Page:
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UA Little Rock computer science students take up recruiting project

Sometimes, when you are about to make an important decision, like where to go to college, a friendly ear is all you need.

This summer, students from the UA Little Rock Student Chapter of the Association for Computing Machinery (ACM) lent a friendly ear to prospective students (admitted, but not yet enrolled) via phone calls and answered their questions about student life at UA Little Rock.

“This is not a call to see if they are enrolling. This is a call to get students excited about their departments and letting them know about all the campus amenities,” said ACM Vice President Gaige Ehrenworth, a junior computer science major from Hot Springs. “A lot of the computer science students I called were interested in cybersecurity, and they did not know about the upcoming cybersecurity degree in 2021. UA Little Rock is a very good university for those who wish to get a good education at a reasonable price with flexibility for both the commuter and on campus students.”

Ehrenworth led a team of four computer science students who spoke with about 85 prospective students in the Department of Computer Science.

“Along with the specific areas of opportunity we offer, the department is also an energizing environment in which to study, in no small measure resulting from the activities and initiatives of the student chapter of the ACM,” said Dr. Albert Baker, interim chair of the Department of Computer Science. “That members of the chapter volunteered this summer to call admitted students who had not yet enrolled, is just one example of the value the chapter brings to the Department of Computer Science and UA Little Rock. Correlation is not causation, but we’ve seen an uptick in the number of enrolled computer science majors over the last 10 days or so. I sincerely thank the volunteers who made the calls.”

The additional ACM students who called prospective students include Julia Green, a senior from Maumelle, Brandon “Alex” Norman, a sophomore from Jacksonville, and John Clements, a senior from Little Rock.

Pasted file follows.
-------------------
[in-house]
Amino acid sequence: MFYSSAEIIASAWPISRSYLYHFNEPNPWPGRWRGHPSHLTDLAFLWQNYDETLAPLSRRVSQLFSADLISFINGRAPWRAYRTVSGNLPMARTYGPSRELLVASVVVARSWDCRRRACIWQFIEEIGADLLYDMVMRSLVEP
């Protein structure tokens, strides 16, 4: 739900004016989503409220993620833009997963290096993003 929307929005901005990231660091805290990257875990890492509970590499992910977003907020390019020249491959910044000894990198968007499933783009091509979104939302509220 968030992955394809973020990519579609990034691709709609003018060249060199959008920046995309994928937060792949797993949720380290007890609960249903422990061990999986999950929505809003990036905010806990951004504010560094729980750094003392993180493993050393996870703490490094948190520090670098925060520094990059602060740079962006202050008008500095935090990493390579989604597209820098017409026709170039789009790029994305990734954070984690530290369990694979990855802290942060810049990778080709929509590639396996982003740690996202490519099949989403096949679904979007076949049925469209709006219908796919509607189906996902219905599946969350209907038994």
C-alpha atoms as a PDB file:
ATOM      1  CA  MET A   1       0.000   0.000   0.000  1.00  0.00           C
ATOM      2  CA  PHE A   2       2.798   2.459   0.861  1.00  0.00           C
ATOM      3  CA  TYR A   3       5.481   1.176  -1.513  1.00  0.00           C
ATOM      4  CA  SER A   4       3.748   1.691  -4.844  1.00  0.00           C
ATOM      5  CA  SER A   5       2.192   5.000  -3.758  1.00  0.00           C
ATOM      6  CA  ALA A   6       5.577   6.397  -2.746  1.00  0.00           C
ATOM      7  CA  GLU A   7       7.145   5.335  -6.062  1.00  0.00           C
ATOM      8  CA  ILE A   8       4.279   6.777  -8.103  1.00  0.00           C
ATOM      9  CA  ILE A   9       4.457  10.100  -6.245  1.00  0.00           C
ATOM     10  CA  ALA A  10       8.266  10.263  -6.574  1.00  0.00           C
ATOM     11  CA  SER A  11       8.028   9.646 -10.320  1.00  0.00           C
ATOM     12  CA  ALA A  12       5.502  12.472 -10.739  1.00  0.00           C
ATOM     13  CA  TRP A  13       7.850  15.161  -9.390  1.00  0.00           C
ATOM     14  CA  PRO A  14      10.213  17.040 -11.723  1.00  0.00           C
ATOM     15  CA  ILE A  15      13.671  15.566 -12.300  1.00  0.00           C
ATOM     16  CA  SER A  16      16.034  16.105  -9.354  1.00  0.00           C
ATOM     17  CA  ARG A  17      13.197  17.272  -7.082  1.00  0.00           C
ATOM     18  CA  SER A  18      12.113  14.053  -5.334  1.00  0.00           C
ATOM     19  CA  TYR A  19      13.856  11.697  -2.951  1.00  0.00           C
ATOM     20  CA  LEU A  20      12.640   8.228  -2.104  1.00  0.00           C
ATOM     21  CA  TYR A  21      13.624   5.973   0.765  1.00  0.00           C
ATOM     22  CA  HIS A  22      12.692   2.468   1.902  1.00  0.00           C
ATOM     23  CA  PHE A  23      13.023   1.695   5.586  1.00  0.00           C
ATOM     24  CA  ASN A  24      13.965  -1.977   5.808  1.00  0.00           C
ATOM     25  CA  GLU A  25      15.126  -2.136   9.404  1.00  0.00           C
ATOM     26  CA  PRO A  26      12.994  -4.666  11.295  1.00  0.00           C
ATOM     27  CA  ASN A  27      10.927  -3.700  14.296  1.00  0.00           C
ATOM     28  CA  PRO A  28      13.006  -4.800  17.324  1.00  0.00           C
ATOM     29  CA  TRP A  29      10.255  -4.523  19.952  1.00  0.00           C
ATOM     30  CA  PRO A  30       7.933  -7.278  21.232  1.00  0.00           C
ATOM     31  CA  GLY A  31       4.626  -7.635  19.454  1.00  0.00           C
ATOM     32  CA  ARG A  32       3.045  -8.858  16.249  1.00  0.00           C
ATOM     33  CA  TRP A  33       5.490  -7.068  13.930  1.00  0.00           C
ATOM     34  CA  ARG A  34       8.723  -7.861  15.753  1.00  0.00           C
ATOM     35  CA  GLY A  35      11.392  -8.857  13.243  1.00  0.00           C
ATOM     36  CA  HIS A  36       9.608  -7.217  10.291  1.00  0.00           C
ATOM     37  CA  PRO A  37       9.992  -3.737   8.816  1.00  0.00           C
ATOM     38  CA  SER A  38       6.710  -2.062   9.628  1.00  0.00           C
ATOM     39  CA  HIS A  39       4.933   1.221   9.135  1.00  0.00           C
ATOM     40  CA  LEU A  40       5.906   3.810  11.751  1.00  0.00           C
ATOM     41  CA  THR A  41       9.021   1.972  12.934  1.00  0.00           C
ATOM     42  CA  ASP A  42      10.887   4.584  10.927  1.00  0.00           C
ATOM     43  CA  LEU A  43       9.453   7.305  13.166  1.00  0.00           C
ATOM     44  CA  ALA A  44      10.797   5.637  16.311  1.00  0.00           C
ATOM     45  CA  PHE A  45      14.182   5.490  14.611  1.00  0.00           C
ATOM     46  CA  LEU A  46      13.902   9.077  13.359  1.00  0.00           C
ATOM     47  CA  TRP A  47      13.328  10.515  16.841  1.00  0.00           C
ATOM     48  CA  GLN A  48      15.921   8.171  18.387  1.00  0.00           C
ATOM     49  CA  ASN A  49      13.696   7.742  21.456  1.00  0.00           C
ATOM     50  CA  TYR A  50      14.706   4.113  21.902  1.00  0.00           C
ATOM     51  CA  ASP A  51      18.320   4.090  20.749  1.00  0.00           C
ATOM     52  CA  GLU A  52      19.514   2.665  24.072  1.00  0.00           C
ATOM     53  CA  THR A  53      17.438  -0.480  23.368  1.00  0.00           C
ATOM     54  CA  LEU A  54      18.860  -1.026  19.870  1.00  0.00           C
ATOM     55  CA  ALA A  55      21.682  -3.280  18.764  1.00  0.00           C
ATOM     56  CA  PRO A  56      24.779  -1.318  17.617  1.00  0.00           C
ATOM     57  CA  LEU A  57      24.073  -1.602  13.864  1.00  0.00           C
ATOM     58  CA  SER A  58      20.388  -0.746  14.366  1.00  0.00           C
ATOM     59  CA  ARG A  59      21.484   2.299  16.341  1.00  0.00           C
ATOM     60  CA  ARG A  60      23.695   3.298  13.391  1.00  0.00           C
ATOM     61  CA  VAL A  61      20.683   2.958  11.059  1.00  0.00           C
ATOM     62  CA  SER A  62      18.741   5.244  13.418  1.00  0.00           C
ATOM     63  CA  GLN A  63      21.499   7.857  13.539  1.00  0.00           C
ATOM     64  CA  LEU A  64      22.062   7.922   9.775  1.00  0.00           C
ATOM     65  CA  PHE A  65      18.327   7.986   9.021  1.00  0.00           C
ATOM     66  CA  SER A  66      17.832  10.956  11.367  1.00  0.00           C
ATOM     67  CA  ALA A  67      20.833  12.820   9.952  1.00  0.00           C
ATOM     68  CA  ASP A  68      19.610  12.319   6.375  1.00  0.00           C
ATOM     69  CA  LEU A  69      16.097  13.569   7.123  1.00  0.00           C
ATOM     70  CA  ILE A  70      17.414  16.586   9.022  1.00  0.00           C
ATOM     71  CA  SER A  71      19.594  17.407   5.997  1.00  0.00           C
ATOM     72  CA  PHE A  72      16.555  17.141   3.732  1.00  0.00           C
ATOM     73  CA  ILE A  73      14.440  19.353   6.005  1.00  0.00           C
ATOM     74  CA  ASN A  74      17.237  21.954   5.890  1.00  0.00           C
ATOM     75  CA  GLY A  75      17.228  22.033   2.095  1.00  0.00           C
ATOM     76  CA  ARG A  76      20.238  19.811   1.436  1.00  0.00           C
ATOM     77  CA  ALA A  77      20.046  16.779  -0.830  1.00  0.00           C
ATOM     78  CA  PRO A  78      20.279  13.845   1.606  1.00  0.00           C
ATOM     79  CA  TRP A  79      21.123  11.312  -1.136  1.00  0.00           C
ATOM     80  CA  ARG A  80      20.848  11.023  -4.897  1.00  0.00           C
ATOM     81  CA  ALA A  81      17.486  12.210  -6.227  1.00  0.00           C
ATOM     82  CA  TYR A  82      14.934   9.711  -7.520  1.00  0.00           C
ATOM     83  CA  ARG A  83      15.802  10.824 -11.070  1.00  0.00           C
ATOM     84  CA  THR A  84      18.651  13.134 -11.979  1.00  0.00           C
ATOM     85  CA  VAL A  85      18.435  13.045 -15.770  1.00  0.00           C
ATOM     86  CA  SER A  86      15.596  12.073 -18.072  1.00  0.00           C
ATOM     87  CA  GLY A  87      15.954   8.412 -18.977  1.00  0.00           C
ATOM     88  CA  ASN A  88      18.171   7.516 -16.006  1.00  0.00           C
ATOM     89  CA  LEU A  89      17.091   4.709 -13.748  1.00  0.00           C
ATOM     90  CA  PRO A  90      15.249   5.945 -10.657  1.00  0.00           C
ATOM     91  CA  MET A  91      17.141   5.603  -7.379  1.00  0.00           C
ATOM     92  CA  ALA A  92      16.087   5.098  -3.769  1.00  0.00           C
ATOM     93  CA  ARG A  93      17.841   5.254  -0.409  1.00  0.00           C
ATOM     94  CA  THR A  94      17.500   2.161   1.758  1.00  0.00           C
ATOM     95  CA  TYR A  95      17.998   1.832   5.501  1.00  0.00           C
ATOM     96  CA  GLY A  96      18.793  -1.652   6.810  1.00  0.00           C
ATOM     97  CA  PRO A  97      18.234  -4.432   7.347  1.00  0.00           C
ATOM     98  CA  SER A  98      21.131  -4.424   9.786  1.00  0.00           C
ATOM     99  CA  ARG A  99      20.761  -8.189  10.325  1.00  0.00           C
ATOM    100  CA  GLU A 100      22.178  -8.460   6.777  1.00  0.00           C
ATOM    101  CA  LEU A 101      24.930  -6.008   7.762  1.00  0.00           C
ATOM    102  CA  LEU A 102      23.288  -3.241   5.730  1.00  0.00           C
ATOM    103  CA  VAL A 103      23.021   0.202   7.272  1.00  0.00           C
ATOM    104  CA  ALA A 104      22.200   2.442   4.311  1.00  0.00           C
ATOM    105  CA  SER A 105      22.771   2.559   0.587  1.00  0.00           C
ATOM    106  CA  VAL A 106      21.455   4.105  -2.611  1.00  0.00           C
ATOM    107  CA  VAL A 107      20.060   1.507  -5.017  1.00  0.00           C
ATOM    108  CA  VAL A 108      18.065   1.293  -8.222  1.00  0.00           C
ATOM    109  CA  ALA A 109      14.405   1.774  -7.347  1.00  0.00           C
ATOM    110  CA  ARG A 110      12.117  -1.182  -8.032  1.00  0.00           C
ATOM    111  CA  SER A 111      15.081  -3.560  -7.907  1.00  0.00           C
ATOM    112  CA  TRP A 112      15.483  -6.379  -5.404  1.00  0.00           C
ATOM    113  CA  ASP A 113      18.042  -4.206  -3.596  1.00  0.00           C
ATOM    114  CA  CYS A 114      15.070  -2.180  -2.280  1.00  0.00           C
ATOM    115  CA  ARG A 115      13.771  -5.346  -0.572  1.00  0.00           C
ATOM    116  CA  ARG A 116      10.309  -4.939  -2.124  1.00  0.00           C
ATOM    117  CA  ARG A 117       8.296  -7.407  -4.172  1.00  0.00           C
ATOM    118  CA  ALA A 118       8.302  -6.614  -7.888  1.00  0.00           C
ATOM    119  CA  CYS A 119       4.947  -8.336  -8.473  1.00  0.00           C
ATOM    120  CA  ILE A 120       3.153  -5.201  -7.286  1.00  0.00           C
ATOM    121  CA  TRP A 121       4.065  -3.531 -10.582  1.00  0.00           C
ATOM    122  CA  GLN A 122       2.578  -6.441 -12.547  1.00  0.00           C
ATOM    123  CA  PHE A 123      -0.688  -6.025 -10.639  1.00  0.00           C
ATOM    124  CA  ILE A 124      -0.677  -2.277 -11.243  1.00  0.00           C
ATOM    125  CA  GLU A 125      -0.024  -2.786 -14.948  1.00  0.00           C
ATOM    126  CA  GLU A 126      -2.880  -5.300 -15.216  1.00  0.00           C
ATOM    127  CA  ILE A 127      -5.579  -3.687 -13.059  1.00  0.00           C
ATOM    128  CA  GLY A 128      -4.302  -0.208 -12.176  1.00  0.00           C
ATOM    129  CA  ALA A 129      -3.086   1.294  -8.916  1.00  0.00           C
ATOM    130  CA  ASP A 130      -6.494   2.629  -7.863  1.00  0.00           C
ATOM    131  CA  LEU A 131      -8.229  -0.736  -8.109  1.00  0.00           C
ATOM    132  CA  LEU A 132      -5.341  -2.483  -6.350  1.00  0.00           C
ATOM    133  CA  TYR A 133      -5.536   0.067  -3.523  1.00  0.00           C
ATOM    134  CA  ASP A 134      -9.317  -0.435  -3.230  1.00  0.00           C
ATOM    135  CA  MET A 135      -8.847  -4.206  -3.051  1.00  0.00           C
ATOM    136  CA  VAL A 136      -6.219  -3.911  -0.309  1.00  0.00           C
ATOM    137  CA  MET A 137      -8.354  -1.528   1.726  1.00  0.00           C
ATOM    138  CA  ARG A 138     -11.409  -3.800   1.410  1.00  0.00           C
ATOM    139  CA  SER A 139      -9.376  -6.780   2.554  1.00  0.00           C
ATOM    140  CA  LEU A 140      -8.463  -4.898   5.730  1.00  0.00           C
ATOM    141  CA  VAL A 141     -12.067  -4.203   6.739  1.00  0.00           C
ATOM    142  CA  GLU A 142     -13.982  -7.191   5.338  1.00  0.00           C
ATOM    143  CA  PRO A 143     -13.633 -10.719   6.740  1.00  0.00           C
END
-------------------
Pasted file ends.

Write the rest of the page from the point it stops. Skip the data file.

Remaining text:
“I think this was a great project,” Green said. “I’m a nontraditional student. I know how wonderful it is to know that someone cares about you and your education. It’s a nice feeling to know that somebody cares, and it was nice to provide that feeling for fellow students.”

Green also fielded questions from women who are worried about the low number of female students in STEM fields. Women in the U.S. make up only about 30 percent of those with a college degree in a STEM area, according to the U.S. Department of Commerce.

“I had a few girls ask me what it was like being a computer science major,” Green said. “Some girls are worried that there are not a lot of women in STEM. I was glad that I could provide some reassurance for girls entering the program.”

The students even fielded some calls with the parents of prospective students.

“There were a few times when parents picked up the phone before the student, and they were surprised that a student was calling to answer their child’s questions,” Norman said. “The parents would tell their kids to talk to us, that it was an important opportunity for you to get to know your college.”

The students had such good feedback from the prospective students they called that they are hoping to continue and expand the project.

“I would like to start much earlier next year with a larger list of prospective students and get more students from the ACM involved,” Ehrenworth said. “Come this semester, I hope to see some of the students we contacted visit us at the ACM and the computer science department. I don’t see this outreach as ever ending. The department greatly appreciated our efforts, and, hopefully, we will see an increase in enrollment and an increase in campus involvement from our efforts.”